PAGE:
MEET THE SAN DIEGO
- Created on .
MEET THE SAN DIEGO
Breakthrough NOW! Its Simpler Than We Make It...
In our work we are so caught up trying to learn how we can help clients we serve succeed. Rightfully so.
For our lives, we also want to succeed.
How much time do you spend working on your own success?
Do you even know what success looks like? Do you know what to do?
Even if you know, do you do it? Do you get going on it? Do you fall short? Are you stuck?
Join me for this short webinar and learn how to tackle this "stuckness" once and for all!
If you are successful, chances are you will be happy with yourself and what you are doing.
Consequently, you will likely do an even better job at your work and other areas of your life.
Join me this Friday at 1 PM EST
What Does It Mean to Become a Certified Evidence Based Practitioner (CEBP) Or,
Giving Up Your “Guy in a Diner” Card
Mark M. Lowis, LMSW, MINT, CEBP, Joyfields Institute for Evidence-Based Professionals
If you get the chance to go to your local family style restaurant and observe, you will notice there is always one table where a few distinguished men of retirement age (a recent accomplishment for me) sit together and visit. Their conversation often turns to politics, social problems, world affairs, and family members worthy of discussion. In other words, they are using their collective experiences, intuition and opinions to solve the problems of the universe. Often, they include science in their conversation, which sounds a bit like this: “And that’s proved!” Or, “Everyone knows that.” “Scientists have proven that!” “It happened to my cousin!” “I read it in the paper!” All of course are intended to give weight to their observations and ideas. Practitioners most resemble a guy in a diner when they operate in clinically driven situations from their opinion, intuition or assumptions. Like the guy in a diner, the clinical examination and consideration of deeper issues, and the corresponding approach or intervention, cannot be effectively developed. The end result is that the guy in a diner belief, which is rarely helpful and may contribute to treatment failures, informs the practitioner’s future with that person.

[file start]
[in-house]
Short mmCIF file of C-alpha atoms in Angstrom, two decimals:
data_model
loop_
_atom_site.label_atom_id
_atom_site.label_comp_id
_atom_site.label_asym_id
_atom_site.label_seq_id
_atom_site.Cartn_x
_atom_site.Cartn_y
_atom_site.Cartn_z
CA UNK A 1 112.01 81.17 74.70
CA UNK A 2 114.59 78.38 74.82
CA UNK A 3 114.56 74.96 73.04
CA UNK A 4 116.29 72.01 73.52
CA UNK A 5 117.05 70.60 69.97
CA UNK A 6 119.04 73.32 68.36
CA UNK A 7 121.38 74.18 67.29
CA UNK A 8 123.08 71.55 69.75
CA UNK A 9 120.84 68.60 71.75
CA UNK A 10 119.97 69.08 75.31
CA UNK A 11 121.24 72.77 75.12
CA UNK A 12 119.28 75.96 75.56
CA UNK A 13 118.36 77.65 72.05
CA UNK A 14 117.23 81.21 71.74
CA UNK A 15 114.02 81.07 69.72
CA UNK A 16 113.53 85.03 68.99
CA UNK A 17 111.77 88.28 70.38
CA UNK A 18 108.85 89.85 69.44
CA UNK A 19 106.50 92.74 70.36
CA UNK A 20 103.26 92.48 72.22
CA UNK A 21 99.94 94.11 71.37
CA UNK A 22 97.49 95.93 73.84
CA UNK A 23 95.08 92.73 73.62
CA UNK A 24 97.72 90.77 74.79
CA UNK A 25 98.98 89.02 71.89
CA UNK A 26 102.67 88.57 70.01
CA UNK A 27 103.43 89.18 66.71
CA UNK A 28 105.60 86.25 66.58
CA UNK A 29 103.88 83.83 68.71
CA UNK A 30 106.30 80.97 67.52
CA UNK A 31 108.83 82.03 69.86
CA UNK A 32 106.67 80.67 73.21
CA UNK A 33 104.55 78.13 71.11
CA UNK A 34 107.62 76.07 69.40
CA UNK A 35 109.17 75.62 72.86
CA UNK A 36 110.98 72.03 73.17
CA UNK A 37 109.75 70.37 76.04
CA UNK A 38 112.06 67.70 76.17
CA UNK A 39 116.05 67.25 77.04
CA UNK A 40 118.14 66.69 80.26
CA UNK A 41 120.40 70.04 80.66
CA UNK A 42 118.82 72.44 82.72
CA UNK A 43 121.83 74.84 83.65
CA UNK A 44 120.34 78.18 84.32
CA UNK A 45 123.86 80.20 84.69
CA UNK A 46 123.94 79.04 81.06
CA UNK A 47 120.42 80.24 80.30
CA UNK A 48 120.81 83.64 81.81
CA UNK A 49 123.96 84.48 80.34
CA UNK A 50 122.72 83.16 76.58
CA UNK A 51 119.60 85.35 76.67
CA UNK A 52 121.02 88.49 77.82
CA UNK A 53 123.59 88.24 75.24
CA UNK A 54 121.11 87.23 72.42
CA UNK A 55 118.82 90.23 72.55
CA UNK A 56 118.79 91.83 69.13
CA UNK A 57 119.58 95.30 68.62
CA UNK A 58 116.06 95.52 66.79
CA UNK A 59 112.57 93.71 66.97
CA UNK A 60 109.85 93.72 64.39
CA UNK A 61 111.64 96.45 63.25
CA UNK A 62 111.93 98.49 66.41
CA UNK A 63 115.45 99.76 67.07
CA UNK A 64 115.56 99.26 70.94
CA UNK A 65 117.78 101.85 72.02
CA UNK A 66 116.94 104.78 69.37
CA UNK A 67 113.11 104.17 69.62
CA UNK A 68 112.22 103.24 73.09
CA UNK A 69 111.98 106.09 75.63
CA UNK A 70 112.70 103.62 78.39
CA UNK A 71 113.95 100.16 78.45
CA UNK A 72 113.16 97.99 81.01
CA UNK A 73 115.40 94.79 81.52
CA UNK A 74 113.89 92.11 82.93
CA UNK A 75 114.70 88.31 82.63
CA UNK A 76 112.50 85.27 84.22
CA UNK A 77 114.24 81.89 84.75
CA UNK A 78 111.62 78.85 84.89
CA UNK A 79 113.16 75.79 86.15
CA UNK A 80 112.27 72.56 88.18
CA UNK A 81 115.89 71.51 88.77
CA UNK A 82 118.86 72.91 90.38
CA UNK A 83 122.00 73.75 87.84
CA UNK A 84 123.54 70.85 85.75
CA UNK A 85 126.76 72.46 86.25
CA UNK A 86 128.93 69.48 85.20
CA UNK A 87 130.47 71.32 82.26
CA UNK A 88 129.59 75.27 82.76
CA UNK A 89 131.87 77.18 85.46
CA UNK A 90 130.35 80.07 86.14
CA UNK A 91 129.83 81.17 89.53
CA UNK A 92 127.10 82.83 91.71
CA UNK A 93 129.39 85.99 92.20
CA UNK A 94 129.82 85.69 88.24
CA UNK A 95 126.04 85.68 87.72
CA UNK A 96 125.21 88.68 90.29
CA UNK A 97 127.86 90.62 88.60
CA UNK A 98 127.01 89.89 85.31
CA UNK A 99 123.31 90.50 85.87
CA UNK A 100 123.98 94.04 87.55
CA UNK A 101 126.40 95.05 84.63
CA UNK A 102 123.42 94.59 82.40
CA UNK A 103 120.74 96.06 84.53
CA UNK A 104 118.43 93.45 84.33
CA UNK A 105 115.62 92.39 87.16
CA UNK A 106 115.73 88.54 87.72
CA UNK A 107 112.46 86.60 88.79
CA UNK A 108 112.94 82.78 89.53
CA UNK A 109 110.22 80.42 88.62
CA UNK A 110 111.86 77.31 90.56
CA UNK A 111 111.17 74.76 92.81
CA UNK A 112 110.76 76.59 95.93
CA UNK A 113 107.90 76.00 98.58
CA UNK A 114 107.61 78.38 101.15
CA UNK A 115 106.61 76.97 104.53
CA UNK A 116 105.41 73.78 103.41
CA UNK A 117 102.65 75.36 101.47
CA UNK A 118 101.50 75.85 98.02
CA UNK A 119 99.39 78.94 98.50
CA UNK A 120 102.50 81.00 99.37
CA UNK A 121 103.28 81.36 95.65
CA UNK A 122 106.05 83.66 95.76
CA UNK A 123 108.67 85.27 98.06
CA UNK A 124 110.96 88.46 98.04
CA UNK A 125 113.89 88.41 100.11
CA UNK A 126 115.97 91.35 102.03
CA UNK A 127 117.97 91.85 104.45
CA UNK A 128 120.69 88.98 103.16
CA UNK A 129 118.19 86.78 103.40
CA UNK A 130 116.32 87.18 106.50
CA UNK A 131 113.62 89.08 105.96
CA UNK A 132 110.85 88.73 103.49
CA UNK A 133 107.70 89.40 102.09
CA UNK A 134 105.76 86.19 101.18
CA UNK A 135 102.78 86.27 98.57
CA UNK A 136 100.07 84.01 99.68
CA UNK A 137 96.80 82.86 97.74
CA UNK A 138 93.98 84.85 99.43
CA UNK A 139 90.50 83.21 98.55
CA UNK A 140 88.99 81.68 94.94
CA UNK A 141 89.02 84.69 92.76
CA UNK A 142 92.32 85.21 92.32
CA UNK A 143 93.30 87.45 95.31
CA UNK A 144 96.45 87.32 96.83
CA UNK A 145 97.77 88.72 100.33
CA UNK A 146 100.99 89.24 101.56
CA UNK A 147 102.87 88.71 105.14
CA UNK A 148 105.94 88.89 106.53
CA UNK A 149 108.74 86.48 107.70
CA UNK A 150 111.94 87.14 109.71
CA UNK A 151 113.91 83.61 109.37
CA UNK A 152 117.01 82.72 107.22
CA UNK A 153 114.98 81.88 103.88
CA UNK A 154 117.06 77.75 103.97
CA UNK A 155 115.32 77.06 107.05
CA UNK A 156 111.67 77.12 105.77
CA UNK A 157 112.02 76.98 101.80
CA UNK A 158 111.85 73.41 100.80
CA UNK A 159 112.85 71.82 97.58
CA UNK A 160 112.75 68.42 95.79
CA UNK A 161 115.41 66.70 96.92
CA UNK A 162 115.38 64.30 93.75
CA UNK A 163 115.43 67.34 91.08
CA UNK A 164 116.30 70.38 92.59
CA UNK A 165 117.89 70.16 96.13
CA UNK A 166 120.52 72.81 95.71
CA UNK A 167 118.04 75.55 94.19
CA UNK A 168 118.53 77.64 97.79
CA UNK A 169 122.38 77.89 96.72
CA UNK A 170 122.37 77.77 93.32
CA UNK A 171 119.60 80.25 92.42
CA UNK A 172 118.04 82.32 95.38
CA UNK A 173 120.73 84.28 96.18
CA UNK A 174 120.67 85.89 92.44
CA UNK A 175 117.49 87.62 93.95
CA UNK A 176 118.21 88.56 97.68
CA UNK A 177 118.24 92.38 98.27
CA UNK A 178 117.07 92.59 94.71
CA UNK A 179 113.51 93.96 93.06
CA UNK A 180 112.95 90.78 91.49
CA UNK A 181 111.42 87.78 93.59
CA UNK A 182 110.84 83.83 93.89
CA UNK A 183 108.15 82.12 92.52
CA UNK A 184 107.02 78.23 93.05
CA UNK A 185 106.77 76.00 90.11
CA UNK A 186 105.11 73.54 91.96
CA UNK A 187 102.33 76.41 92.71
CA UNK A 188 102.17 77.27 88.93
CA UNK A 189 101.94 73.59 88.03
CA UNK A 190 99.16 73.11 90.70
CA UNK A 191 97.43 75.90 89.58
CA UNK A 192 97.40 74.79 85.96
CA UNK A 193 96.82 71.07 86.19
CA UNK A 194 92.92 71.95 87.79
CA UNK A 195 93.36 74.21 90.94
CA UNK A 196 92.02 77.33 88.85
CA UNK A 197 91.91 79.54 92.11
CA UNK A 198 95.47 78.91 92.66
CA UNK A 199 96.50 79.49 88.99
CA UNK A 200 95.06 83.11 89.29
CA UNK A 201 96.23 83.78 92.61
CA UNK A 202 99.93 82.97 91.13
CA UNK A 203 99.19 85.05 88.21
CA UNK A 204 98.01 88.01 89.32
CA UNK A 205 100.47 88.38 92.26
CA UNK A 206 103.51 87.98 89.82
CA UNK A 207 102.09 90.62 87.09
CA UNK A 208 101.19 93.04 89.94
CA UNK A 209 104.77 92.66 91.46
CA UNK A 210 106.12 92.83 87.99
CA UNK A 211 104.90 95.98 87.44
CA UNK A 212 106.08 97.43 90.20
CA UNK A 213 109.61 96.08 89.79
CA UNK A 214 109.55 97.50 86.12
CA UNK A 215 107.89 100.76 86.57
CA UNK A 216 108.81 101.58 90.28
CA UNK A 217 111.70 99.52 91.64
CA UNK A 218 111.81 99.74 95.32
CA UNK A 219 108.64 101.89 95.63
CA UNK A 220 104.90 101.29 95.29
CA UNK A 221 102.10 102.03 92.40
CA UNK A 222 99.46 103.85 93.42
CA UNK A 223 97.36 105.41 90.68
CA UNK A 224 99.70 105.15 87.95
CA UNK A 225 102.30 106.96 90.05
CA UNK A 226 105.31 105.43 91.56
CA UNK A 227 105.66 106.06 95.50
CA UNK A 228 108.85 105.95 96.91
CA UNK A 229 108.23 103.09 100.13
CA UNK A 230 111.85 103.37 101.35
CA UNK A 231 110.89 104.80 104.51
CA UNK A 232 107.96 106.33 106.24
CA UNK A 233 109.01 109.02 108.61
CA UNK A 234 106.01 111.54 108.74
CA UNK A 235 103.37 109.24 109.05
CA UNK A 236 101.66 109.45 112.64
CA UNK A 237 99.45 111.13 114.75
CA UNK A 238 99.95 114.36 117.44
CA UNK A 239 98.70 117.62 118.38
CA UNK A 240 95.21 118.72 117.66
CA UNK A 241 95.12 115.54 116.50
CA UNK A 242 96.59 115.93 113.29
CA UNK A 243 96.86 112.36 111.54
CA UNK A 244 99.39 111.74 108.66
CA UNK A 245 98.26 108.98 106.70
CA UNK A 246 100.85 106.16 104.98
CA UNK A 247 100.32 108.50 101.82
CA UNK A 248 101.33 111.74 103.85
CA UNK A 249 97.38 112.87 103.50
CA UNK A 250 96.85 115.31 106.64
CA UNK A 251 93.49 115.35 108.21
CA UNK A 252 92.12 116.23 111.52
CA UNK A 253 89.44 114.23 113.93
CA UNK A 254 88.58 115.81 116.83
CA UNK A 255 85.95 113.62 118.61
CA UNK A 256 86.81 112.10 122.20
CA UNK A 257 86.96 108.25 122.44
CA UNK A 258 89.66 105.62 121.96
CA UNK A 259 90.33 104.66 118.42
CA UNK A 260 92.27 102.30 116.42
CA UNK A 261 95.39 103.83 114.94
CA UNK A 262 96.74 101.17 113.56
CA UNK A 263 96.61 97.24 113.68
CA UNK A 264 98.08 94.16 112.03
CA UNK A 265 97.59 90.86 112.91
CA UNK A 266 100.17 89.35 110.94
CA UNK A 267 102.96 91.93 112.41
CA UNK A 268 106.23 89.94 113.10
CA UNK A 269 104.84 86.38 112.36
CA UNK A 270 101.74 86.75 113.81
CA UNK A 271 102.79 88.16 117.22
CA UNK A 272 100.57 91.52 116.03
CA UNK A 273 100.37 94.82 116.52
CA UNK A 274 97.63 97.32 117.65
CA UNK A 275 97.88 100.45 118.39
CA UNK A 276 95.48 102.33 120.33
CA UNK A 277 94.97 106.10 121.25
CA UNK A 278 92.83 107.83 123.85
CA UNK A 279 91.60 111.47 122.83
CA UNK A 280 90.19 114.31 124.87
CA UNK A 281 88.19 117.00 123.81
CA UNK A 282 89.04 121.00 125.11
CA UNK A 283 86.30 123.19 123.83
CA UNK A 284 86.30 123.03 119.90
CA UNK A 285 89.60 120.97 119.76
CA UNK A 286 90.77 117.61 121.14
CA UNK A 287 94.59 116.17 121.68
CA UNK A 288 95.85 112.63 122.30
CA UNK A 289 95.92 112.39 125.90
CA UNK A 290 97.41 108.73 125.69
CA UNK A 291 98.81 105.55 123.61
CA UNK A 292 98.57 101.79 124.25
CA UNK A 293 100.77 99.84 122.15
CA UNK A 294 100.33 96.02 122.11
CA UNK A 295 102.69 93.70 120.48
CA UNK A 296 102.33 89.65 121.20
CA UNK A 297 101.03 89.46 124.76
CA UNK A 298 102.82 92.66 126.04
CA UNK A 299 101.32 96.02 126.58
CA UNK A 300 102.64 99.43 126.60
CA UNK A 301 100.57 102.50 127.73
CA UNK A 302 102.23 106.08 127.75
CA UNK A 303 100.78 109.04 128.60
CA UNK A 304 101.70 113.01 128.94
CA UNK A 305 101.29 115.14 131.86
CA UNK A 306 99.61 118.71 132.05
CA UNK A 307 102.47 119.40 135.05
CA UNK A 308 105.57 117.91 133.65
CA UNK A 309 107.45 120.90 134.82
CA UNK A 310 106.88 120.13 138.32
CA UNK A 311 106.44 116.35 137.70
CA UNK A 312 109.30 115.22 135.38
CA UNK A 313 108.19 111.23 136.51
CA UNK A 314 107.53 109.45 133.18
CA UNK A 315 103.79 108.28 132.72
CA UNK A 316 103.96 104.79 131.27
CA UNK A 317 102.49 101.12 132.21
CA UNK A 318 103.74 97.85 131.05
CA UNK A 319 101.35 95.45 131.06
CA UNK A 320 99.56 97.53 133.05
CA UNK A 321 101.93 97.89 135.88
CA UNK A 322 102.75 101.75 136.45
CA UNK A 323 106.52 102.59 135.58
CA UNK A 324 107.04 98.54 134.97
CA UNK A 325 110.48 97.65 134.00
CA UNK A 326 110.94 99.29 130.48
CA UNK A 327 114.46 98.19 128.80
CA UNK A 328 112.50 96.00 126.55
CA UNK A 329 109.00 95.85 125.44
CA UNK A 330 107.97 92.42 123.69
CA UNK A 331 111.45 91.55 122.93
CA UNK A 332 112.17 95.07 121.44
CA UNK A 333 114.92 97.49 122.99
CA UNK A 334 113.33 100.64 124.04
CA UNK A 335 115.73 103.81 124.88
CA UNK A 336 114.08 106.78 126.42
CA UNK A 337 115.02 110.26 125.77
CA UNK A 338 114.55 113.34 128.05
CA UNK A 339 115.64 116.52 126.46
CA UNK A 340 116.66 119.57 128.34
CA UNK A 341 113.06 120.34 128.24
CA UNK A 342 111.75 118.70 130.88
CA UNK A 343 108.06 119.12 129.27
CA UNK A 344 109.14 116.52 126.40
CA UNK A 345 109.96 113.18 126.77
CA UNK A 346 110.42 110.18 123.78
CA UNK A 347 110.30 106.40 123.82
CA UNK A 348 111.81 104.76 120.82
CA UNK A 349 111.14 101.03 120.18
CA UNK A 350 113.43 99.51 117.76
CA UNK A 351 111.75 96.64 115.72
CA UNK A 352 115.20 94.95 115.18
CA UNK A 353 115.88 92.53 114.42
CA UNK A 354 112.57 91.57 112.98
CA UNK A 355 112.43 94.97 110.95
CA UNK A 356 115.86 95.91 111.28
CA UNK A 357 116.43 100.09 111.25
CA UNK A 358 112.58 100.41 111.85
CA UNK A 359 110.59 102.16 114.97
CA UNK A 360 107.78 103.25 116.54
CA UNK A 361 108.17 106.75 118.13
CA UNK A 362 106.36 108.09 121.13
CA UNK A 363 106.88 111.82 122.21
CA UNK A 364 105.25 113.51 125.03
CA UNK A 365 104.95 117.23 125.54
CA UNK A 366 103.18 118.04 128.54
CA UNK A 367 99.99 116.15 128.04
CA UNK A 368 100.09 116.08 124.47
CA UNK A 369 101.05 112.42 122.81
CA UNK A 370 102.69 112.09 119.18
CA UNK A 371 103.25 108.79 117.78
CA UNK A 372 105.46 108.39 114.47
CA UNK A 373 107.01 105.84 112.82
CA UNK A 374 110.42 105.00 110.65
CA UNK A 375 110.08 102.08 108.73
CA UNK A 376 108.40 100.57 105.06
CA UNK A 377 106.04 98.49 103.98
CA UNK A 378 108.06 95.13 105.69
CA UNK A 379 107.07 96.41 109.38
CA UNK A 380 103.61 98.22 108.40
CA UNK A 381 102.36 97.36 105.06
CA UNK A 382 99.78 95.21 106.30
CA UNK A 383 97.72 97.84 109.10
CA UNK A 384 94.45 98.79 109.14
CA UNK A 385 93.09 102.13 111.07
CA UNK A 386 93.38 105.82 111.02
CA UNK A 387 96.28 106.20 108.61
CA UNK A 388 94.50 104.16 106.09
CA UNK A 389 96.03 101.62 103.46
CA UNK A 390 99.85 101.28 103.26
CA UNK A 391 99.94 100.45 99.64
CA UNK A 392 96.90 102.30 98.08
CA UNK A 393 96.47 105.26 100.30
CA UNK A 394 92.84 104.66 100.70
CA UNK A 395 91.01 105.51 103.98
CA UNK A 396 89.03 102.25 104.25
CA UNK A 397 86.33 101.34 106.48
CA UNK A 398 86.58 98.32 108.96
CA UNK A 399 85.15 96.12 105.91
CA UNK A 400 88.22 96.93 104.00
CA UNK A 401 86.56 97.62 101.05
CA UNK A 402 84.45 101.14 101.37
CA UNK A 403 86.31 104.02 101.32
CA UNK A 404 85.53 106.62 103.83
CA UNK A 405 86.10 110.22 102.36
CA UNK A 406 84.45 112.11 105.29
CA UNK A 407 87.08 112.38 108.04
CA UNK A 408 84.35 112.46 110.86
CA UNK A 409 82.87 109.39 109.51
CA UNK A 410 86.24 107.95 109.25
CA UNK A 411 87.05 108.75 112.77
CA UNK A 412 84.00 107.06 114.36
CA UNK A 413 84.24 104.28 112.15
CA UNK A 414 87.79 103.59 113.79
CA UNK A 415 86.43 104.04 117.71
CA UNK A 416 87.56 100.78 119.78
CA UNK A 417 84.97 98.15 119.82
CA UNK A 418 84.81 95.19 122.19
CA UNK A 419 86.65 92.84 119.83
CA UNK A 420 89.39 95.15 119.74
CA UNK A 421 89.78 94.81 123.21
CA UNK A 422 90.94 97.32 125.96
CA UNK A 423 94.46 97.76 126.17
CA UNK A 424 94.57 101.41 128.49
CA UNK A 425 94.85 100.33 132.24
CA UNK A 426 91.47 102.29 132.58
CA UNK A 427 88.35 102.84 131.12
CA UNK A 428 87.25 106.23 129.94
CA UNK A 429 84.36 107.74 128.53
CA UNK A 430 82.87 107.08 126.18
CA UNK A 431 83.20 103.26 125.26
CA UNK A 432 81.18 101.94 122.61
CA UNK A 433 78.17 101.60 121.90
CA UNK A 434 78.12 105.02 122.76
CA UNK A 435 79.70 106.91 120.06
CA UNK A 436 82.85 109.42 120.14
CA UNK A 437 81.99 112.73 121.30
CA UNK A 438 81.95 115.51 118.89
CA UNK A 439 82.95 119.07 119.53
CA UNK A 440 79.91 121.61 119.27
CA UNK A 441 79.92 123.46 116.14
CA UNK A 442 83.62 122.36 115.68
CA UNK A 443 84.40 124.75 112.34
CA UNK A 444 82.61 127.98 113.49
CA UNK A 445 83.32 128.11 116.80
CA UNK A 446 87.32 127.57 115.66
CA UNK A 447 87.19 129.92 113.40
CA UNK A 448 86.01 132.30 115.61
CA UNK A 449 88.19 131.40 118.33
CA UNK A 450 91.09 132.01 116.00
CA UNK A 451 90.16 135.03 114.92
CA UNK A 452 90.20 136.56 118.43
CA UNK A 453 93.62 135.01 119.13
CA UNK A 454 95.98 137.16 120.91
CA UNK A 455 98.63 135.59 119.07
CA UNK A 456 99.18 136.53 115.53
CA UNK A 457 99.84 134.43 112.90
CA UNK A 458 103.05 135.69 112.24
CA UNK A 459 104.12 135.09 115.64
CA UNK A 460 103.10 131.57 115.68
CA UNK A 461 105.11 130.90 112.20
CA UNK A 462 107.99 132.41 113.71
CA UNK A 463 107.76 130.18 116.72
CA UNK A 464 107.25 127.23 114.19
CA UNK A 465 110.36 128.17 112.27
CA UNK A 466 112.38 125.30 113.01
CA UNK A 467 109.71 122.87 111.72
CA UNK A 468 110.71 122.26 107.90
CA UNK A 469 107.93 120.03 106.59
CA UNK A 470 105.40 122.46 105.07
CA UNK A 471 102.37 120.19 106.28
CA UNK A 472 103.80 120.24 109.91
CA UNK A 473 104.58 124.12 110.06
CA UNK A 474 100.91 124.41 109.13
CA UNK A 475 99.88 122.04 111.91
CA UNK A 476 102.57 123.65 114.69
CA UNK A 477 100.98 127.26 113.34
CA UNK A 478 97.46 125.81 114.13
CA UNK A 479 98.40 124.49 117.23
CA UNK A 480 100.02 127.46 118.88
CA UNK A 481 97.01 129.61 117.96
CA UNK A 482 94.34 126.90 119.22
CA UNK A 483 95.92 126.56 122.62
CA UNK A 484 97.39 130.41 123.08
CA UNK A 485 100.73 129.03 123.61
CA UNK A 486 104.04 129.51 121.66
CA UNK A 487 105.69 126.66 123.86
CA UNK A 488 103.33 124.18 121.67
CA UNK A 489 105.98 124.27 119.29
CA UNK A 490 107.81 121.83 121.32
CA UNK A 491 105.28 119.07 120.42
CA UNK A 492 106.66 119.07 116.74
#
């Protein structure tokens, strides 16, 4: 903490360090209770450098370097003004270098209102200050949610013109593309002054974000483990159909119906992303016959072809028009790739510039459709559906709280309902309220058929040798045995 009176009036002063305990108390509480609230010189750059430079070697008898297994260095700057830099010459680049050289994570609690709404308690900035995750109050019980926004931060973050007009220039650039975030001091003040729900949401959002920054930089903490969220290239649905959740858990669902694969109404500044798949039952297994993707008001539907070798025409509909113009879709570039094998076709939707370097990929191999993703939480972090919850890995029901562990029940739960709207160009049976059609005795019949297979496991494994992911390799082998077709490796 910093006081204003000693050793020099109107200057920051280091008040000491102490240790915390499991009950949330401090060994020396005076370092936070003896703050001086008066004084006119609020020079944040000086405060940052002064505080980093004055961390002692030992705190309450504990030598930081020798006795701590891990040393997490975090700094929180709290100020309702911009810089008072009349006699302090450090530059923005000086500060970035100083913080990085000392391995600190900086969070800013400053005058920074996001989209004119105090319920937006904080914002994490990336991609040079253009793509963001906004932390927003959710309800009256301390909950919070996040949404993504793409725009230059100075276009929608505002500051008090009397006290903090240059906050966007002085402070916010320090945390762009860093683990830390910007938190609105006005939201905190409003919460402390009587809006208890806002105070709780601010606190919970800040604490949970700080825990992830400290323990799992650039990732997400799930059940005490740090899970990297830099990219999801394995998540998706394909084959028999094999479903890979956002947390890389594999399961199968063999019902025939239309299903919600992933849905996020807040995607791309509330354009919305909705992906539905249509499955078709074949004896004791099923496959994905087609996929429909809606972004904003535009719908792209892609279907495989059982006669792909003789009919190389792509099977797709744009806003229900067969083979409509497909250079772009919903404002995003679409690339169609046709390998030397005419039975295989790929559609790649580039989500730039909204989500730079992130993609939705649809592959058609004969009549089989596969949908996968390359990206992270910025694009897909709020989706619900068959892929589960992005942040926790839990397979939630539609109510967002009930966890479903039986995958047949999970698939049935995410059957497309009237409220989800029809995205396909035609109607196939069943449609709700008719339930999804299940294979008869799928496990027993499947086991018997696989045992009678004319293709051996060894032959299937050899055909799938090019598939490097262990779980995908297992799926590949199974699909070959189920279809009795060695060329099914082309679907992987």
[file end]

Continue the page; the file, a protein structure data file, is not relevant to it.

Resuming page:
Evin Carmack, University of New Haven
This paper seeks to examine use of force policy and its impact on instances of excessive force. Use of force policy has been an ongoing national issue, as high-profile cases of officer-involved shootings are being increasingly reported. As police departments have become more formalized, so have their rules and regulations. Use of force policy was seen as a strategy to regulate the amount of force officers used when attempting to subdue an unwilling subject. The research on this subject has been mixed and has shown some training techniques to be more effective than others. Research findings also suggest that it is the encounter characteristics of the interaction that are most likely correlated with use of force decisions. Therefore, future research should focus on encounter characteristics and on training officers in dealing with those different encounter characteristics.
Meredith Emigh, University of New Haven
Drug courts were designed to divert drug-involved offenders with less serious charges into treatment instead of prison. It is estimated that 78% of property crimes and 77% of public order offenses are related to drug or alcohol abuse, which costs the United States $74 billion a year (CASA, 2010). This includes the cost of police, court, prison, probation and parole services. Substance-involved offenders are more likely to recidivate than their sober peers (CASA, 2010). Proponents of the drug court model claim that it prevents recidivism while also saving a considerable amount of money. However, evaluation research is necessary to determine whether drug courts are truly effective.